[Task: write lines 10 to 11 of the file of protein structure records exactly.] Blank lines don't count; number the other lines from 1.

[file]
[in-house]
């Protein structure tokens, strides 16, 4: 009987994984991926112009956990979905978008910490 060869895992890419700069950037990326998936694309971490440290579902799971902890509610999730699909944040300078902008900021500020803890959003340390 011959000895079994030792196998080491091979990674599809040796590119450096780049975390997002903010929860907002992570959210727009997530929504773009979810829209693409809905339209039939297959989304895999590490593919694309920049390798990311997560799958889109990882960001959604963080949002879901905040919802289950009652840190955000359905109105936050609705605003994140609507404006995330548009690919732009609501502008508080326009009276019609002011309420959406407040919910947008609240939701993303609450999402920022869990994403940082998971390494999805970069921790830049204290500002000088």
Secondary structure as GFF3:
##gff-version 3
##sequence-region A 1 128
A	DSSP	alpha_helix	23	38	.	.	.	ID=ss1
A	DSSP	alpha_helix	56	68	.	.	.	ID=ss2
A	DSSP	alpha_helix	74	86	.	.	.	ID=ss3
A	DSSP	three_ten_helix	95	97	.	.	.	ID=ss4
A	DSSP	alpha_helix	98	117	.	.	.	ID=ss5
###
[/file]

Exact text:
A	DSSP	alpha_helix	98	117	.	.	.	ID=ss5
###